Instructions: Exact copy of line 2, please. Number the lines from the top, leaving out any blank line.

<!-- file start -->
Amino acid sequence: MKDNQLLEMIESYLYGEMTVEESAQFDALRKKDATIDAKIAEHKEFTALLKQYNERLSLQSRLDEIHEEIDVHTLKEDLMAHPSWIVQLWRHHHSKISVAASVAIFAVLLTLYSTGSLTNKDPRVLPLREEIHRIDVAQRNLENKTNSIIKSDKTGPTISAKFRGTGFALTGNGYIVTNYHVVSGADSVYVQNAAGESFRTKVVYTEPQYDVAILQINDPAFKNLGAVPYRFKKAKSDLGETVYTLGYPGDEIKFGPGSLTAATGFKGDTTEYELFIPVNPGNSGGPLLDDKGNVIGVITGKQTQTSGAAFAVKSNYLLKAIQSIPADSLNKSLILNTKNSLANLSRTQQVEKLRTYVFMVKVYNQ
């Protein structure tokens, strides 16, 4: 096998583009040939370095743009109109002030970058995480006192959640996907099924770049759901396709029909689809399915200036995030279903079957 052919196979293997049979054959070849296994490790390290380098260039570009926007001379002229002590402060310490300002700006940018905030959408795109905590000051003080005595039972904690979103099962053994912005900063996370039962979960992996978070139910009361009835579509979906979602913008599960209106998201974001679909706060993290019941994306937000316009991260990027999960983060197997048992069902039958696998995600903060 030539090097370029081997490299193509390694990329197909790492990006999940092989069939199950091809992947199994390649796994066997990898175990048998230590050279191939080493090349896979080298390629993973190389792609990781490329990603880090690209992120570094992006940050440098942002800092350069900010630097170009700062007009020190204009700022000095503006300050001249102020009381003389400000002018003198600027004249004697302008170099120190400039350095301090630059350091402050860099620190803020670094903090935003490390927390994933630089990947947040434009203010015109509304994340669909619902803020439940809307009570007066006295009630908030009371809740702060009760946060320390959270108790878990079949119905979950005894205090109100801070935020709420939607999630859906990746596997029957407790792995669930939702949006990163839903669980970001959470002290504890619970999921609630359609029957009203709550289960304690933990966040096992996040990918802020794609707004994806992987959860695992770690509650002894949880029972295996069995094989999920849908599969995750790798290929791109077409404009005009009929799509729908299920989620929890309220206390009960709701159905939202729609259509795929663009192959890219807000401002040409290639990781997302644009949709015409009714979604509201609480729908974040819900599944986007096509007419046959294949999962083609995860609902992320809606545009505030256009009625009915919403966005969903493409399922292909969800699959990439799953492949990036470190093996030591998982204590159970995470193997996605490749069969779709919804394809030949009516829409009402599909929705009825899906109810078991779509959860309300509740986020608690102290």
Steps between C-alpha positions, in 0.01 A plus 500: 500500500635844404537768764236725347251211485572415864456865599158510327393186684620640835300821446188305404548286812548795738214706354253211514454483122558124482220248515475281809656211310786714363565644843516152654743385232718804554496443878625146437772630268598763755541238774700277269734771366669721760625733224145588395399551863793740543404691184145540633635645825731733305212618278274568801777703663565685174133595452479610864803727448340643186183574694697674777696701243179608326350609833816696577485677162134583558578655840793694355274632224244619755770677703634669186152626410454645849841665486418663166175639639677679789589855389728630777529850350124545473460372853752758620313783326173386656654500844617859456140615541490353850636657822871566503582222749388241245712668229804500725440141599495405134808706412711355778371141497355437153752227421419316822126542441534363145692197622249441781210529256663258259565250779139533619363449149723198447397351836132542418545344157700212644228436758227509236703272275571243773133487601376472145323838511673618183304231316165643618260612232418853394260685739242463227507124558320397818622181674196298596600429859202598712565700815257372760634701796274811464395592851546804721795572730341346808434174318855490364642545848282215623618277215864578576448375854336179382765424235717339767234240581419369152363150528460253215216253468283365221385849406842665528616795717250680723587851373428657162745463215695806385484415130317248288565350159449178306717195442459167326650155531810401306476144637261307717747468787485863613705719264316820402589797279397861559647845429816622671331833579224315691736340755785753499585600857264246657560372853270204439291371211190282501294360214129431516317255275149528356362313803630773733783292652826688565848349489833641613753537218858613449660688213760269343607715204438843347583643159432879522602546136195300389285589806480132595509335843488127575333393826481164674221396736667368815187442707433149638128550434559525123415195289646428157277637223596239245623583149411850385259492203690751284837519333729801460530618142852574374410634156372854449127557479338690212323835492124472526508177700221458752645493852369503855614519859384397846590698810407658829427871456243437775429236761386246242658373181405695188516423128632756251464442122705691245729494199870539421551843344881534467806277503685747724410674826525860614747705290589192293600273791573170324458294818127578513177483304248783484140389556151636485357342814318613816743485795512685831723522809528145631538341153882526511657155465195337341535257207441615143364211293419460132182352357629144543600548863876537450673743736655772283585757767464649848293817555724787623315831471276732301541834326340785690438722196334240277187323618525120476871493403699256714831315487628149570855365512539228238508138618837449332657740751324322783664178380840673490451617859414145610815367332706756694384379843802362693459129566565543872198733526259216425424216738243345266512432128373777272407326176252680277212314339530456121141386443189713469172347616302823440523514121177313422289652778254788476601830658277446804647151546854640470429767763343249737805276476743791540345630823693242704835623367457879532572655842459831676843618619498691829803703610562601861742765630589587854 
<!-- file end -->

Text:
């Protein structure tokens, strides 16, 4: 096998583009040939370095743009109109002030970058995480006192959640996907099924770049759901396709029909689809399915200036995030279903079957 052919196979293997049979054959070849296994490790390290380098260039570009926007001379002229002590402060310490300002700006940018905030959408795109905590000051003080005595039972904690979103099962053994912005900063996370039962979960992996978070139910009361009835579509979906979602913008599960209106998201974001679909706060993290019941994306937000316009991260990027999960983060197997048992069902039958696998995600903060 030539090097370029081997490299193509390694990329197909790492990006999940092989069939199950091809992947199994390649796994066997990898175990048998230590050279191939080493090349896979080298390629993973190389792609990781490329990603880090690209992120570094992006940050440098942002800092350069900010630097170009700062007009020190204009700022000095503006300050001249102020009381003389400000002018003198600027004249004697302008170099120190400039350095301090630059350091402050860099620190803020670094903090935003490390927390994933630089990947947040434009203010015109509304994340669909619902803020439940809307009570007066006295009630908030009371809740702060009760946060320390959270108790878990079949119905979950005894205090109100801070935020709420939607999630859906990746596997029957407790792995669930939702949006990163839903669980970001959470002290504890619970999921609630359609029957009203709550289960304690933990966040096992996040990918802020794609707004994806992987959860695992770690509650002894949880029972295996069995094989999920849908599969995750790798290929791109077409404009005009009929799509729908299920989620929890309220206390009960709701159905939202729609259509795929663009192959890219807000401002040409290639990781997302644009949709015409009714979604509201609480729908974040819900599944986007096509007419046959294949999962083609995860609902992320809606545009505030256009009625009915919403966005969903493409399922292909969800699959990439799953492949990036470190093996030591998982204590159970995470193997996605490749069969779709919804394809030949009516829409009402599909929705009825899906109810078991779509959860309300509740986020608690102290």